squirrels, again

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    I've been reading about those on the W3 for some time, now. As far as I can determine, they've not yet made it down to Florida but it seems inevitable. And when they do, they're certain to find it the same bug Nirvana as has a host of other imports.     We do have a wide variety of green and brown "shield" bugs and of the related "leaf footed" bugs. One or two varieties of shield bugs are "bugiverous"; unfortunately it is virtually impossible to identify them without first killing them.     In addition to transmitting viruses (virii ?) all of the plant-feeding species do immediate and lasting damage to leaves as well as to fruit. They are particularly debilitating to tomatoes, peppers, eggplant and beans.     I know of no effective control except, perhaps, for carbaryl ("Sevin"), which is too extreme for me to consider. Also, surrounded as I am by a broad expanse of native habitat, control efforts are futile.     A wide array of commercial and of DIY stink bug traps, including one developed by University of Florida, exists but, as far as I can determine, they all trap too many innocent bystanders to suit me so I just live with the bugs, accepting the damage they do as sort of an "interloper's tax". However, I do believe I'd try to devise some method of screening the target plants from their attacks before ceasing cultivation entirely.     I suppose that if I were gardening for the market, my attitude might be a little different but for now I'm content just to skoosh the adults and to drown the nymphs in soapy water. Nymphs are easy to spot because of their bright color and are easy to catch due to their habit of releasing and dropping to the ground when disturbed. Gratifying but of no net benefit in controlling their number.
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Derald
USDA 9b
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On 7/31/2013 7:03 PM, Derald wrote:

Don't know what's going on with the wasp they were looking at for control:
http://www.delawareonline.com/VideoNetwork/814386081001/Killer-wasps-to-kill-stink-bugs
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    Nor do I but it begs the question: "What happens when the wasps run out of stink bugs?". Unless the wasps feed exclusively on the stink bugs, other species may be put at risk either by becoming a food source or by being displaced in the hunt for food in much the same manner that imported honeybees displace native bees when they're allowed to "naturalize" in the wild. I am not averse to "natural" controls and use them myself in my own garden (Bt, "carnivorous" nematodes, and "nolo") but they all require thorough investigation in order to avoid or, at least, to minimize the chances of unintended consequences.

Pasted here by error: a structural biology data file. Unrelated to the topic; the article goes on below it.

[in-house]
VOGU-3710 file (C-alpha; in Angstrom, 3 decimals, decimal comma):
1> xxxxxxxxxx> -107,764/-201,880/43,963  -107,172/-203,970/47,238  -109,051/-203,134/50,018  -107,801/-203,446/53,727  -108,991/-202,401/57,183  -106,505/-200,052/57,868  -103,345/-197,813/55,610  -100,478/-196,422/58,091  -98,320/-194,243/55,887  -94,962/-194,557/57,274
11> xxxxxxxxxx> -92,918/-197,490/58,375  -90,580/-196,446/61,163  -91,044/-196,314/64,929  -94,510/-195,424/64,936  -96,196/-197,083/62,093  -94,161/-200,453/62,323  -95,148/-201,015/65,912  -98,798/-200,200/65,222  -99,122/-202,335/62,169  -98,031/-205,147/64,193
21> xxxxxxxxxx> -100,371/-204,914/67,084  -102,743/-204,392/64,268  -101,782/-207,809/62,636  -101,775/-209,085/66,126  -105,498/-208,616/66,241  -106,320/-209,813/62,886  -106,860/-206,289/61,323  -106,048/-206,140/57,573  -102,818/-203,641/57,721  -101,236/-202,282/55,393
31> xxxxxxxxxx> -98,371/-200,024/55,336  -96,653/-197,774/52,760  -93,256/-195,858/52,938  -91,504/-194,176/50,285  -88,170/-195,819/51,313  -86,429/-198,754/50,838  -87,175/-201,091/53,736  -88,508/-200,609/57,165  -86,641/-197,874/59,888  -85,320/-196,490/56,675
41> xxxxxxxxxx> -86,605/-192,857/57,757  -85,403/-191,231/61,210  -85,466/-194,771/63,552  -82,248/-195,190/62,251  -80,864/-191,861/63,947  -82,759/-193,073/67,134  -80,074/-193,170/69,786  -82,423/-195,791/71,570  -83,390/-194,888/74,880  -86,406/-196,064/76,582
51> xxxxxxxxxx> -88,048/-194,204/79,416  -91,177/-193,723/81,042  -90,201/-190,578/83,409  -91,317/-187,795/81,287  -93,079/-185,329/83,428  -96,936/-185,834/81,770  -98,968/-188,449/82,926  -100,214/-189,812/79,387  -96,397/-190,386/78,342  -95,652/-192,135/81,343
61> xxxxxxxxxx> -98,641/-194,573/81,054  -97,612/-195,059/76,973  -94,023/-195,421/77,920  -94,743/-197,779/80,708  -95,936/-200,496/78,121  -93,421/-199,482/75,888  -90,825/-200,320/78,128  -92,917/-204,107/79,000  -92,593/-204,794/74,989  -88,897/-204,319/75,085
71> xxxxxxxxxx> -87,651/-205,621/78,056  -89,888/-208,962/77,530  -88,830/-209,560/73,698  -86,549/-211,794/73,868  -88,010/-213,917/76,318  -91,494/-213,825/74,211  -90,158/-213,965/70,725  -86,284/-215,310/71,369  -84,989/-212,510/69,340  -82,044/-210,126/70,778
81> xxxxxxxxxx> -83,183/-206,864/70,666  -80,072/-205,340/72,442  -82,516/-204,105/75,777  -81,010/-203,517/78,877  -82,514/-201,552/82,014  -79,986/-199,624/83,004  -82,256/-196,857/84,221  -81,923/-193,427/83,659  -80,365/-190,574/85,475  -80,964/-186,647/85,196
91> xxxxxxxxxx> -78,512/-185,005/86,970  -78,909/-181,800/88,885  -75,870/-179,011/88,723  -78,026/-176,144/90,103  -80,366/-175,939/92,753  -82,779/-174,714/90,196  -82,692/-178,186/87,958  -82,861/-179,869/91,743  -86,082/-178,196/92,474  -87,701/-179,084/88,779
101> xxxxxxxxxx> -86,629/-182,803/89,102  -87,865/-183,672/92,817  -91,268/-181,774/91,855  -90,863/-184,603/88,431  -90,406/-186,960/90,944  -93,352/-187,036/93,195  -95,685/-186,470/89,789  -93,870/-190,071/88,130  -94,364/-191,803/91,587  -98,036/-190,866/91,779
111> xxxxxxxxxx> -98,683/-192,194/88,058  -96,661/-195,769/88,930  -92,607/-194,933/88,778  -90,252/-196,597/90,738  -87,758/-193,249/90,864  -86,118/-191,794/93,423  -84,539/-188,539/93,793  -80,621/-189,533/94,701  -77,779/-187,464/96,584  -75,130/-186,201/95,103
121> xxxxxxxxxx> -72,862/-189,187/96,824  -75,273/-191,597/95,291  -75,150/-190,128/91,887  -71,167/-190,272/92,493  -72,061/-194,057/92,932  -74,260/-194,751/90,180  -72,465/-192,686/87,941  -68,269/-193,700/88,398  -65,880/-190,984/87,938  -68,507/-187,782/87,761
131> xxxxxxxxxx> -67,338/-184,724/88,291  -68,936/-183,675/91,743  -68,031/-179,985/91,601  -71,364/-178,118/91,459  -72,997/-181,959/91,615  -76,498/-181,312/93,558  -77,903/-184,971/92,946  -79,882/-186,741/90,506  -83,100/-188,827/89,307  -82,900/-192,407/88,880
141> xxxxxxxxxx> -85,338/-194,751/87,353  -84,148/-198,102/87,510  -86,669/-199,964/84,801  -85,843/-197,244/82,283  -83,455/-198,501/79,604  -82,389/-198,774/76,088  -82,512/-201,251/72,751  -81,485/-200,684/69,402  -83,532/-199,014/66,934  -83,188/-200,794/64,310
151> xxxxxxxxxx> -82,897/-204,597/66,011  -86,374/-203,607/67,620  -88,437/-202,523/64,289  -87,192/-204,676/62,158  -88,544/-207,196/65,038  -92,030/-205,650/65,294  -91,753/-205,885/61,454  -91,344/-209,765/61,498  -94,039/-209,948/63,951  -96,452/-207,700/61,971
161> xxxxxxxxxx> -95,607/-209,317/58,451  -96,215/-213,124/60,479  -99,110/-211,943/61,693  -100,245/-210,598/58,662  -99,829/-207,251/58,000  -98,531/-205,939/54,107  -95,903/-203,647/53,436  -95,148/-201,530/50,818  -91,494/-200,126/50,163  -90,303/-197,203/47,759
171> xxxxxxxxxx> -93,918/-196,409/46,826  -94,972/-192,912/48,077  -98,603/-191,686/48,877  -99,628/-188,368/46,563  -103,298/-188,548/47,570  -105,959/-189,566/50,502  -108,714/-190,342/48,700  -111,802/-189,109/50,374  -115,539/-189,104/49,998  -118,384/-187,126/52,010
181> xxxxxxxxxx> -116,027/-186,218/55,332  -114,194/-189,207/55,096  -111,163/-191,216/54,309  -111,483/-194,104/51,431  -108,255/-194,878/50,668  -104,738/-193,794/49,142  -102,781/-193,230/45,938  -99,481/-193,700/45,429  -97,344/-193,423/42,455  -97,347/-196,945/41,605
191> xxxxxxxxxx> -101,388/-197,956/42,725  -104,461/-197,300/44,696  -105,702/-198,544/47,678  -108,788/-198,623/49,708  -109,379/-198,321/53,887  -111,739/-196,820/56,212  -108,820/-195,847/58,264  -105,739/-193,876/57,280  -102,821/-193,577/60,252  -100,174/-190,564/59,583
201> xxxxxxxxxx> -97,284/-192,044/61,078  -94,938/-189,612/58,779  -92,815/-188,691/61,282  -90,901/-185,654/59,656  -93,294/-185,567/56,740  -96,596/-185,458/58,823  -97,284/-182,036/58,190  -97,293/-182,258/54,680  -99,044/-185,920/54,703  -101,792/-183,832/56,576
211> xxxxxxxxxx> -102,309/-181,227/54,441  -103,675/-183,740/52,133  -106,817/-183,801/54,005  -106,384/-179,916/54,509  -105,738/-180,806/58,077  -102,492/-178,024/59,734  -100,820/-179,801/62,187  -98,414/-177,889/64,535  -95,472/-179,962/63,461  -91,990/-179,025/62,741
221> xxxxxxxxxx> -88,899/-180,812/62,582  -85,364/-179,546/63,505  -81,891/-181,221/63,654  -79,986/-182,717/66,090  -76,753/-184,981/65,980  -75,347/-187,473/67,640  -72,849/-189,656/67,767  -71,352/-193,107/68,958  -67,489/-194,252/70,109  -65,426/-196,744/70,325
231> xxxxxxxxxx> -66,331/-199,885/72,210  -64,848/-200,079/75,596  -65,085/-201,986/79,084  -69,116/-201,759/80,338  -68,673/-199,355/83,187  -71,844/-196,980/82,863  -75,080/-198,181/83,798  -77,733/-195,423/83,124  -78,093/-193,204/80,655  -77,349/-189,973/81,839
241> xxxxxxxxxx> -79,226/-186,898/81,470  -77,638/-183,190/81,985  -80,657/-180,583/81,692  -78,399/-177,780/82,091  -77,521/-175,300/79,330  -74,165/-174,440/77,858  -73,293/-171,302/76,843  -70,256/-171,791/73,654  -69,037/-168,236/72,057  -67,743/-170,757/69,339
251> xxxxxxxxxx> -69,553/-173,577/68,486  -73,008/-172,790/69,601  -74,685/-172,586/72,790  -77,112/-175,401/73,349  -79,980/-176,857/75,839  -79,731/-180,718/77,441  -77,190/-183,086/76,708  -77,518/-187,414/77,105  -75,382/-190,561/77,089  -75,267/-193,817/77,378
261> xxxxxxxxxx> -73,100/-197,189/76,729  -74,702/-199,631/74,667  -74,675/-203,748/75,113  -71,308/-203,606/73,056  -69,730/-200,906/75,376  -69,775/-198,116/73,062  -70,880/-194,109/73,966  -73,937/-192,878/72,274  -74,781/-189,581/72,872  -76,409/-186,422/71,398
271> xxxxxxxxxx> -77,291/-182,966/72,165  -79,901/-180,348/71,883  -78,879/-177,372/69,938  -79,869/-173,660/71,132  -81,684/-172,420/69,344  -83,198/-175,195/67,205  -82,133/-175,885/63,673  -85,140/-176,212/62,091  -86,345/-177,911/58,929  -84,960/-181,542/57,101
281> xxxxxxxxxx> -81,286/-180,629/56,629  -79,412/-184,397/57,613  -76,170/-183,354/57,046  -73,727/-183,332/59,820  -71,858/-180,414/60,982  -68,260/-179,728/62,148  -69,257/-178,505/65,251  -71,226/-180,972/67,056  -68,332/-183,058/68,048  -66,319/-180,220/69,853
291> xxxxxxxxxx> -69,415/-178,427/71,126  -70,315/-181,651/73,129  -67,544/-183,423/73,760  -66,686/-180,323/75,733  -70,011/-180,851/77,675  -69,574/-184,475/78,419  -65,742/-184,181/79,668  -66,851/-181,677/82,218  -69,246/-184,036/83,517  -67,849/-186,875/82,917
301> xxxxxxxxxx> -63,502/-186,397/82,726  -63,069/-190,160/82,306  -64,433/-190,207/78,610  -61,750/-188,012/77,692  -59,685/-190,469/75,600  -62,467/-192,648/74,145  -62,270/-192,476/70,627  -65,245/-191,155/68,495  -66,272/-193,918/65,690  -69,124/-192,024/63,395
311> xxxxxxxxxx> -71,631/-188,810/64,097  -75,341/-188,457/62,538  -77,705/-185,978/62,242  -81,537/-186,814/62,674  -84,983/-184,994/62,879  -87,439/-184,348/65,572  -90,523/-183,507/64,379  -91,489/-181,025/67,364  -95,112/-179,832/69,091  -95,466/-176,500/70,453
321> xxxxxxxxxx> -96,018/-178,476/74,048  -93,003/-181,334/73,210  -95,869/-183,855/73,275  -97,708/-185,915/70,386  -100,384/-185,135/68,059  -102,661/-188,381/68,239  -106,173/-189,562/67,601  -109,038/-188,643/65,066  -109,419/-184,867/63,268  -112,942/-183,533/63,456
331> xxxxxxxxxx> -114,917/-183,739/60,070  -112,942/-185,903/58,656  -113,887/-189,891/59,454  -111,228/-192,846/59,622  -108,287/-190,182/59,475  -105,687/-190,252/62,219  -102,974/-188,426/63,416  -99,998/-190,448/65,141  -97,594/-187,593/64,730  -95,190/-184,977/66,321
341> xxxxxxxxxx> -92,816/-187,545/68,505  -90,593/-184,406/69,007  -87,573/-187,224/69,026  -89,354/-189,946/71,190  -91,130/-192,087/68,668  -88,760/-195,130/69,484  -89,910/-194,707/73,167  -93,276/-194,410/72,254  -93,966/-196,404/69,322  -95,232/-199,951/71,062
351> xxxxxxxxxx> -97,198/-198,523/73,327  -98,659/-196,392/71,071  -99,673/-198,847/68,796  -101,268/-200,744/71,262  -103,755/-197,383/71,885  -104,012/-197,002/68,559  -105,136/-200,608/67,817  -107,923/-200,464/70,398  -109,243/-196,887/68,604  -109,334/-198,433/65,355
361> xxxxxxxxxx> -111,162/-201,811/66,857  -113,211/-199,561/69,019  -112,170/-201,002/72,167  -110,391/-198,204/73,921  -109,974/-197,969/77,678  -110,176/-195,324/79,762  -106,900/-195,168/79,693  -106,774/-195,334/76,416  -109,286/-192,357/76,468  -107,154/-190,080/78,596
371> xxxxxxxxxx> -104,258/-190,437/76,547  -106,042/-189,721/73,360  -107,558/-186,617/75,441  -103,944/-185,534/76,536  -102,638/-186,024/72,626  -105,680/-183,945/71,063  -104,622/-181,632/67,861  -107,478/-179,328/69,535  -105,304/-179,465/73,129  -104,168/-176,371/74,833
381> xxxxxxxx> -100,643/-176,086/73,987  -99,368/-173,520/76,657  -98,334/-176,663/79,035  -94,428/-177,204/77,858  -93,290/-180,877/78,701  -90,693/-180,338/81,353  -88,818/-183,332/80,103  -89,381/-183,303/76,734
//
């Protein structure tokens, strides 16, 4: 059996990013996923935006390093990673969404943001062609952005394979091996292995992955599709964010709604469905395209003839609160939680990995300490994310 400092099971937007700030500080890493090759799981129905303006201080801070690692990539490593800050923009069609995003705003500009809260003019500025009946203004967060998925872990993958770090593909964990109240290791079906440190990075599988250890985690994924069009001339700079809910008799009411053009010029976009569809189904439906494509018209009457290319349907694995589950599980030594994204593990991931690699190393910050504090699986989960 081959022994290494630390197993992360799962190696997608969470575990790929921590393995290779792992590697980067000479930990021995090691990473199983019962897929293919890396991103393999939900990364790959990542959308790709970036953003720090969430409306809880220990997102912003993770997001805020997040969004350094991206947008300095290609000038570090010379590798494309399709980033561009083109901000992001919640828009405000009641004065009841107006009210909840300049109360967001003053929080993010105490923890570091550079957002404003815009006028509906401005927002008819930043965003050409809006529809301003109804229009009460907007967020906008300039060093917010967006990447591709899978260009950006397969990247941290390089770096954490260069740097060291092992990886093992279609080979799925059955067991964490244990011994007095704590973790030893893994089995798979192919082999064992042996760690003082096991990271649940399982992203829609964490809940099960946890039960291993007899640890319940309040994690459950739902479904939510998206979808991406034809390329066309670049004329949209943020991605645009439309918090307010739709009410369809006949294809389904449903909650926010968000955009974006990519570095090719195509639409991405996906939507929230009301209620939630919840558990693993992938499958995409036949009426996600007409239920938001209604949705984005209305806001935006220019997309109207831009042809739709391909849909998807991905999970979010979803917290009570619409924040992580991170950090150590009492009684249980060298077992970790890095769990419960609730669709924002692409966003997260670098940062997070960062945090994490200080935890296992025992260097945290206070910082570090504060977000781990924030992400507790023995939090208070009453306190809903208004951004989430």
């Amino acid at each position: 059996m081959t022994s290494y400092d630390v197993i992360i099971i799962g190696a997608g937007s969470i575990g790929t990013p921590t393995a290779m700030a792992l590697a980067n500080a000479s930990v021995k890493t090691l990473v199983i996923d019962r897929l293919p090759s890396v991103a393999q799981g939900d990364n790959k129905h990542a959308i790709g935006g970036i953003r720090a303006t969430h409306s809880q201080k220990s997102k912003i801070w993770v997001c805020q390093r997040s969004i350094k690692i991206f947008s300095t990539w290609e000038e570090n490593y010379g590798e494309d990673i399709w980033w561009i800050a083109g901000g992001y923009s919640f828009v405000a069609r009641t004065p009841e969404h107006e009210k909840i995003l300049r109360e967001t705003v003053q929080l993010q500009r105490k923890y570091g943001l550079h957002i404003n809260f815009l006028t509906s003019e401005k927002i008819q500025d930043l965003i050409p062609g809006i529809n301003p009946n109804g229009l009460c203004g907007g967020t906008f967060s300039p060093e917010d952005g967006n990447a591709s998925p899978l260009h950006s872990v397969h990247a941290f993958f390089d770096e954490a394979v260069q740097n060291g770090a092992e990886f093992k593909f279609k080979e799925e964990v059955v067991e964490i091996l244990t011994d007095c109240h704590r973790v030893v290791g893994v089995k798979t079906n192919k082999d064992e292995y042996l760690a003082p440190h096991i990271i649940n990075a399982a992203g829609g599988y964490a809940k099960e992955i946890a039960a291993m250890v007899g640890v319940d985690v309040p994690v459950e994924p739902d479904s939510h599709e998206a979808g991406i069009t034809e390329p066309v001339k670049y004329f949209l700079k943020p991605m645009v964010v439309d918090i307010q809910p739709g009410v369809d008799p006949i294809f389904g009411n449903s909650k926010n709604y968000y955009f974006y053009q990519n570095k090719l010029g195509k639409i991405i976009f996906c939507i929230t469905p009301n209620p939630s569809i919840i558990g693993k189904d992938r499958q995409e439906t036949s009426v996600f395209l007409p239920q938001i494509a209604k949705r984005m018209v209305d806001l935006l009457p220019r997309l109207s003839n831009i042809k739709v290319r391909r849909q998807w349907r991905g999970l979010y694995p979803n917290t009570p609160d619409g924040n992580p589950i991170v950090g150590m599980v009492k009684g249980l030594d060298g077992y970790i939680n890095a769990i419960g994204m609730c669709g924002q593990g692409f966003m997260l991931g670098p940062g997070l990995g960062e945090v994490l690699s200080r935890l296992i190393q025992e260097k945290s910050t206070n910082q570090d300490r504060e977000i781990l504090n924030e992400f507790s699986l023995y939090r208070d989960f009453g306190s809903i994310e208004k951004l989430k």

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That'll be 2-cents, please,
Derald
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Derald wrote:

it is rare that a biological control will reach 100%. so they are unlikely to get them all, instead it just helps to moderate the damage to acceptable levels.

yes, i consider it a rare event that if a bug feeds on other bugs that it only feeds on one.
i think the broader question is to look at what happens over time. like it has been mentioned (in the wiki page i think it was) that there seems to be some adaptation and feeding by local bugovores to reduce the population.
if what we have is them about then i'm not seeing the supposed damage they can cause. and we do have plenty of them about in the fall and spring based upon how many i find indoors. as i never actually find them on plants i can't say what they might be feeding upon.
songbird
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Derald wrote:

i know you keep saying this about honey bees vs. native bees, but i don't see it out in the gardens here.